Of course, the labels along the curves are a stark reminder that some nations get much more than the average and some nations much less. In the figure the slope of the curve at any one point corresponds to the per-capita energy consumption. So the upper right of each curve is inhabited by the high-consuming nations: USA, Russia, France, UK. And the lower-left, lower-slope positions on the curve include Brazil and India. The movement of China upwards on the curve is the most dramatic change over the past 40 years.
The inequality between the haves and have-nots is often characterized by a factor called the Gini coefficient, or G (named for Italian sociologist Corrado Gini), defined as area between the Lorenz curve and the solid diagonal line divided by half the area beneath the diagonal line. G is then somewhere between 0 and 1, where 0 corresponds to perfect equality and 1 to perfect inequality. The curve corresponding to the maximum-entropy condition, has a G value of 0.5.
The JQI scientists calculated and graphed G over time, showing how G has dropped over the years. In other words, inequality in energy consumption among the nations has been falling. Many economists attribute this development as a result of increased globalization in trade. And as if to underscore the underlying thermodynamic nature of the flow of commodities, a recent study by Branko Milanovic of the World Bank features a Gini curve very similar to that of the JQI curve. However, he was charting the decline of global income inequality by tracking the a parameter called purchasing power parity (PPP) among nations.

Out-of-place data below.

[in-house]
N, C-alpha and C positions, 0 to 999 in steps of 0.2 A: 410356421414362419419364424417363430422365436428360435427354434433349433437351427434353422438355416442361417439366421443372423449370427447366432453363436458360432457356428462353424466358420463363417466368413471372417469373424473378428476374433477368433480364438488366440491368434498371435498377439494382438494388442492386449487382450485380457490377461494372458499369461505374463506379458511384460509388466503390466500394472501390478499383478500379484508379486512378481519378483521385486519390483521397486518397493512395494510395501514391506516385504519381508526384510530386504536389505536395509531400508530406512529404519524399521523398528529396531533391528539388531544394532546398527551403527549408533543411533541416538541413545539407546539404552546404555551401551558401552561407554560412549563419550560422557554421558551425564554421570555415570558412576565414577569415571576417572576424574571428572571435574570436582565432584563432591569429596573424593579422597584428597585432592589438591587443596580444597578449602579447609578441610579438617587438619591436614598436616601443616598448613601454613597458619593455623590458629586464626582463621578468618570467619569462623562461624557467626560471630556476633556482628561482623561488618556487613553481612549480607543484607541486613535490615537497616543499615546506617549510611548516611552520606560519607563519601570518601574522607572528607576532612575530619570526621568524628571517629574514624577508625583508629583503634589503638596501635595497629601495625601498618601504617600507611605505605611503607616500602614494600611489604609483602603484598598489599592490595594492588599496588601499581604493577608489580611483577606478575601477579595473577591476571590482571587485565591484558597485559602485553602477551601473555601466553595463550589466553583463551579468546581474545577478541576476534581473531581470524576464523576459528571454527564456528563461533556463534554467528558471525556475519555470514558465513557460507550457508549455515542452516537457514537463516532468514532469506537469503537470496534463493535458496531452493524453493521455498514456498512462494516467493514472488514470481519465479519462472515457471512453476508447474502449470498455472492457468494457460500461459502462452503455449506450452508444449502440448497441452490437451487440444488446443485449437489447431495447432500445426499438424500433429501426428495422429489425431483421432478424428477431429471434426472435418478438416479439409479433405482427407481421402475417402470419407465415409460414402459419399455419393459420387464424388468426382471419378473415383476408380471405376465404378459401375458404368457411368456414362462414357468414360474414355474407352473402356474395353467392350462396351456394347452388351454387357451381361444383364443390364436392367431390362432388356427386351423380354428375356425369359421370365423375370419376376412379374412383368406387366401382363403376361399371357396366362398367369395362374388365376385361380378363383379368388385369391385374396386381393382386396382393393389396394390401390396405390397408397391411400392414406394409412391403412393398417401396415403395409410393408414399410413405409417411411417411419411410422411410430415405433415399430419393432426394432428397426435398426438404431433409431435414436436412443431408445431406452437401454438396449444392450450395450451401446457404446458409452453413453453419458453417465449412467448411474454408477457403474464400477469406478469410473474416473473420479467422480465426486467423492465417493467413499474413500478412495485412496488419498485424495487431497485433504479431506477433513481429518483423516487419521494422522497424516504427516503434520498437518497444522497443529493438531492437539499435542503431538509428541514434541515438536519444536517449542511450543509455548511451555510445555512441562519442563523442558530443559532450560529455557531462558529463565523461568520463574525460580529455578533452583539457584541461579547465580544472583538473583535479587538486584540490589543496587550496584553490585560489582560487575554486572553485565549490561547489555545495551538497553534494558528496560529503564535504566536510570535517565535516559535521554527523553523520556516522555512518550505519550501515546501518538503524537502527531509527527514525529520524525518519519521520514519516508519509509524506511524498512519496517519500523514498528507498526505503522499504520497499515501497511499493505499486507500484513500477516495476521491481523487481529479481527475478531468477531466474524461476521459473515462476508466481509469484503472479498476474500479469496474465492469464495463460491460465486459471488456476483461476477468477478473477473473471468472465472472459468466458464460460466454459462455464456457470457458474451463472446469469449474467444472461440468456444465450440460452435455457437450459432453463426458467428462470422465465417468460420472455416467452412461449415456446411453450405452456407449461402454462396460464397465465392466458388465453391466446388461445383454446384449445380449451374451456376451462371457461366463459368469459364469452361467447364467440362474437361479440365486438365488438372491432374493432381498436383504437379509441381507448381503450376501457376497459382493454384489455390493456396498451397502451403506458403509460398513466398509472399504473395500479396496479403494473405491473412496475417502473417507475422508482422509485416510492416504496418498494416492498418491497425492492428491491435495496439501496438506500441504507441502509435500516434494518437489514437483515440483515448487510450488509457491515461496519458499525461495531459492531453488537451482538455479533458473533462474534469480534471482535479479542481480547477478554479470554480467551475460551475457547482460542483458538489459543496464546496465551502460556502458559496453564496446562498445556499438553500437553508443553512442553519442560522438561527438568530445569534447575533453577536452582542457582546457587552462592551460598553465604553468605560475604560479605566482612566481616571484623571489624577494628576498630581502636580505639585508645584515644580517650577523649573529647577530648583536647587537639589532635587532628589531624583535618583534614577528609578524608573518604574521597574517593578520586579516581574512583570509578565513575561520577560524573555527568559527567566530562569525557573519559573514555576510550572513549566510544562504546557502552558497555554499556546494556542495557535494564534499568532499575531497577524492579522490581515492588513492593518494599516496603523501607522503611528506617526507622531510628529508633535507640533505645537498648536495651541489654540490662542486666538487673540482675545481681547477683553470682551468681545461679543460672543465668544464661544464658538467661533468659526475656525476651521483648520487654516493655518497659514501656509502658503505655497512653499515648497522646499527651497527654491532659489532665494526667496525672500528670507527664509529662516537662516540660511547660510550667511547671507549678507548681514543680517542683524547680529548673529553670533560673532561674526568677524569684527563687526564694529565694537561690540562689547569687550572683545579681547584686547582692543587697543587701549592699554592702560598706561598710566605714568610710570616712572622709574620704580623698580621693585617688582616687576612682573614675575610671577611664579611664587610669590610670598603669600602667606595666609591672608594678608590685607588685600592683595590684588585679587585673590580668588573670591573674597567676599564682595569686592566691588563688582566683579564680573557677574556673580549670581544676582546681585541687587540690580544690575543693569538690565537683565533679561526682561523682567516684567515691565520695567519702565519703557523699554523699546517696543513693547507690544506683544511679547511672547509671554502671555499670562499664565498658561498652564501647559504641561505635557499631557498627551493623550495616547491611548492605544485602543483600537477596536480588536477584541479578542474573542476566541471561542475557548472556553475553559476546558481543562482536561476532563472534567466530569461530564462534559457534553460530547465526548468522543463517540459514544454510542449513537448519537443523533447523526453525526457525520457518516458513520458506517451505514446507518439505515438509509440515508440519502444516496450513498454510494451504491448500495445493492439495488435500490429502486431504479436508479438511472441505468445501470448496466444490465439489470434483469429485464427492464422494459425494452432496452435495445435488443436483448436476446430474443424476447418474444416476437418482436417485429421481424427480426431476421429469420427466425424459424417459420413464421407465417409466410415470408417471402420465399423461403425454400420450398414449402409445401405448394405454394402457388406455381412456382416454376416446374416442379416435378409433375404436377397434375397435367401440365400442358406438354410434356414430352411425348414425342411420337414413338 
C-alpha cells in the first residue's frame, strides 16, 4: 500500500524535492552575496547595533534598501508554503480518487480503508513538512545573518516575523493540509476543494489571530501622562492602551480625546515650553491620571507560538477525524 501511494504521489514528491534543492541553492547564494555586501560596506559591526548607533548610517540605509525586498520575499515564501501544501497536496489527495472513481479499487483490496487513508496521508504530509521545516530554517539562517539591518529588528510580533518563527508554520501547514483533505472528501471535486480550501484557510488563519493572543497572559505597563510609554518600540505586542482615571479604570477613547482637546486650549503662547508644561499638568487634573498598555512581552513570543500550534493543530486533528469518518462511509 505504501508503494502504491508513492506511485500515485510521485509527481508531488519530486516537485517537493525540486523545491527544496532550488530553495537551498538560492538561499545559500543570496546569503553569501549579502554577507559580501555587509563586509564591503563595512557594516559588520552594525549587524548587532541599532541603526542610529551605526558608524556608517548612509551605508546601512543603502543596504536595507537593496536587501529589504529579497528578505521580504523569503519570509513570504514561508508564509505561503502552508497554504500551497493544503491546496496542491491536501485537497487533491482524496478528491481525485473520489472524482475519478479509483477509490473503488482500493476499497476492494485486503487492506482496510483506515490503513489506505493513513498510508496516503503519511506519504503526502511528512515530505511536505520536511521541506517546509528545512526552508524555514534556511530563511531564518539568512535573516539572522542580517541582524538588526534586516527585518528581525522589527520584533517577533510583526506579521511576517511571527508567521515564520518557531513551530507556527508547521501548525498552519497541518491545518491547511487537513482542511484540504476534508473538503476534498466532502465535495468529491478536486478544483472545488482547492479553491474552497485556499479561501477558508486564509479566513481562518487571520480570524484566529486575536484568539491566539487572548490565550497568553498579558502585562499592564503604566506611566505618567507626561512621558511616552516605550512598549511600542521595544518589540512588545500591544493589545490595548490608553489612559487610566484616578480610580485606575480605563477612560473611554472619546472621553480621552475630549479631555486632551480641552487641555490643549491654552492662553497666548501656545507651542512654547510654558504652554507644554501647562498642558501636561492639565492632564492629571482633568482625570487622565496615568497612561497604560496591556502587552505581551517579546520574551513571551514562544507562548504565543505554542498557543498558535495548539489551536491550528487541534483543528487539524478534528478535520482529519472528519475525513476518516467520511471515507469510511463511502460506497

Can It Continue?
The JQI curve suggests that the trend toward lesser inequality in energy consumption will start stalling out, as the energy consumption distribution begins to approach full exponential behavior. Is this because of the inexorable applicability of the laws of thermodynamics to national energy consumption? Just as with gas molecules, where some molecules are "rich" (possess high energy) and others "poor," are some nations destined to be rich and others poor?
Maybe not. Professor Yakovenko believes that one obvious way to alter the circumstances of energy distribution expressed in the figures above is the further development of renewable sources of energy. "These graphs apply to a well-mixed, globalized world, where a finite pool of fossil fuels is redistributable on a global scale. If the world switches to locally-produced and locally-consumed renewable energy and stops reshuffling the deck of cards (fossil fuels), then the laws of probability would not apply, and inequality can be lowered further. After all, the Sun shines roughly equally on everybody."
Yakovenko adds that for an exponential distribution what he calls "the rule of thirds" will be in effect. This means the top 1/3 of the world population will consume 2/3 of the total produced energy while the bottom 2/3 of the population will consume only 1/3 of the total energy.